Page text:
Lights out, heat goes down: Central European governments save energy to lead by example

Lights out, heat goes down: Central European governments save energy to lead by example



By Jan Lopatka

PRAGUE (Reuters) – Turning lights off, turning off the heat and installing motion detectors are among the ways central European governments are saving energy as part of efforts to cut costs and avoid shortages in the upcoming heating season to address disruptions to gas supplies from Russia. .

Central Europe is at risk of confrontation with Russia, with some countries still dependent on Russian gas and all facing rising electricity prices across the continent.

The Czech government announced Thursday that it has dismantled half of the light bulbs in the government office and replaced the remaining old bulbs with less consuming LED sources. She was installing motion sensors to dim the lights in the corridors and turn off the ceremonial floodlights of a 19th-century downtown Prague building.

Prime Minister Peter Fiala said heating – usually around 22C (71.6F) or even warmer in Czech offices – has been reduced to 19-20C inside the government building, and to 15C (59F) in the corridors.

“I will mainly put pressure on state institutions to lead by example,” Fiala told reporters. “We have adopted a package of measures… to save between 17% and 20% of the energy needed,” he said.

The presidential office said it would turn down heating and turn off floodlights in Prague’s famous castle and cathedral at 10 p.m. instead of midnight, while the Industry Ministry reduced the number of refrigerators in use, among other measures.

In Hungary, the government has ordered state institutions and companies to reduce gas consumption by 25% compared to the previous year, with the exception of hospitals and social institutions.

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Parliament said earlier this month that the lights would also go out in the Romanian Parliament Palace, the second largest building in the world after the US Department of Defense (Pentagon). Outdoor lighting will be reduced by half and festive lighting will be reduced to two hours per night.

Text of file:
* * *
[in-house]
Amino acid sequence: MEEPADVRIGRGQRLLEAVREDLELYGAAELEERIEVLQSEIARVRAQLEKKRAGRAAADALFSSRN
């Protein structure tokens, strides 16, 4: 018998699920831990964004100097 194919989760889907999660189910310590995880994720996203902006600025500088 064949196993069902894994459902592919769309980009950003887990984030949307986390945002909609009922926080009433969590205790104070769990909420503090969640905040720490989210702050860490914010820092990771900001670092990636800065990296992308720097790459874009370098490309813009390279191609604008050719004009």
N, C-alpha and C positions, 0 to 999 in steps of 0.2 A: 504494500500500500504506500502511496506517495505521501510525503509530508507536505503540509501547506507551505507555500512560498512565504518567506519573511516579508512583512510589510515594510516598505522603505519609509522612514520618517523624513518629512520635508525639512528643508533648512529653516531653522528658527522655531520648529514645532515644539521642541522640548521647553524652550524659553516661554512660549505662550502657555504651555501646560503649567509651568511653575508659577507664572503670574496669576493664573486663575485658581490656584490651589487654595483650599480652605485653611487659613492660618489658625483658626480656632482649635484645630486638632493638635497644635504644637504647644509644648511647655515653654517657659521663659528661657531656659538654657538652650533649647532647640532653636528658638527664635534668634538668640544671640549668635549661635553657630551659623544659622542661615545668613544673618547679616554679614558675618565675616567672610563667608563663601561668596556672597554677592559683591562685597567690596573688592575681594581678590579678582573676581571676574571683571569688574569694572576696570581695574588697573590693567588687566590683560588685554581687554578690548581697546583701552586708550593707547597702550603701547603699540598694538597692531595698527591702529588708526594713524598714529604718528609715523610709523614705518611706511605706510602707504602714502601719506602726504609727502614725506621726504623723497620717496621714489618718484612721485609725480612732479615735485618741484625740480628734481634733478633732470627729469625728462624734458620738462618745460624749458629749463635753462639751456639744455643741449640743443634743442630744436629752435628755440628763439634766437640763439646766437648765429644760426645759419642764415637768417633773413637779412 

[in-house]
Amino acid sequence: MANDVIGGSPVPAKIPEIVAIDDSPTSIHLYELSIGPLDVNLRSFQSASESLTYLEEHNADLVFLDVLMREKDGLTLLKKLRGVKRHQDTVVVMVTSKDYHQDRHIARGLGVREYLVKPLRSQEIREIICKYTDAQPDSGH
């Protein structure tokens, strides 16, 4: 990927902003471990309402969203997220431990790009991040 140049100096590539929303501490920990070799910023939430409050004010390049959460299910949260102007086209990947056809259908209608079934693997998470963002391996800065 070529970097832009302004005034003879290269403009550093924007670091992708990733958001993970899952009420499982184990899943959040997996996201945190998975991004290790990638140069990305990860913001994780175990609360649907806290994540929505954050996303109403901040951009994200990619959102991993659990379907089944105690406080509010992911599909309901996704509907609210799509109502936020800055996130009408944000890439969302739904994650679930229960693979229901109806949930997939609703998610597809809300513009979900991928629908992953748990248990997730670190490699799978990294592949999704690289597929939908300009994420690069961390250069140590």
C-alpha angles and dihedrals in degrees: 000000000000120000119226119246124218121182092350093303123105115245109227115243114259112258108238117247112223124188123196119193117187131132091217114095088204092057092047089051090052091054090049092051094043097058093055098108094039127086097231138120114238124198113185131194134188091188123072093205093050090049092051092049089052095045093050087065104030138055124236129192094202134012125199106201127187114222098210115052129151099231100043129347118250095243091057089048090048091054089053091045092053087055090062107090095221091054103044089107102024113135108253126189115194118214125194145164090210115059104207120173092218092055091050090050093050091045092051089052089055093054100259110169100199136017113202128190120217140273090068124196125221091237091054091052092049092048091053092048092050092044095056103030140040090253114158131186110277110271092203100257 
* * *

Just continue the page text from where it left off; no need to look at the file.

The Polish government has instructed its various branches to reduce electricity consumption by 10%.

After work, administrators must turn off their computers and disconnect chargers, and can only print necessary documents. At the Ministry of Finance, the fountain was turned off and the building’s lighting was limited to only two hours on weekends.

Warsaw is also replacing about 38,000 lamps in street lamps with LEDs.

These savings and various national cost limits and other support measures may still be insufficient in places where heating or cooling is a large part of operations, such as universities or sports stadiums.

Slovak universities have warned that they will enroll in online education if the government does not provide more funding by mid-November.

In the Czech Republic, a survey of more than 500 sports clubs showed that 61% of those using indoor playgrounds such as swimming pools, ice rinks, gyms or inflatable halls faced an β€œexistential threat” as their energy costs had already increased by 135% .

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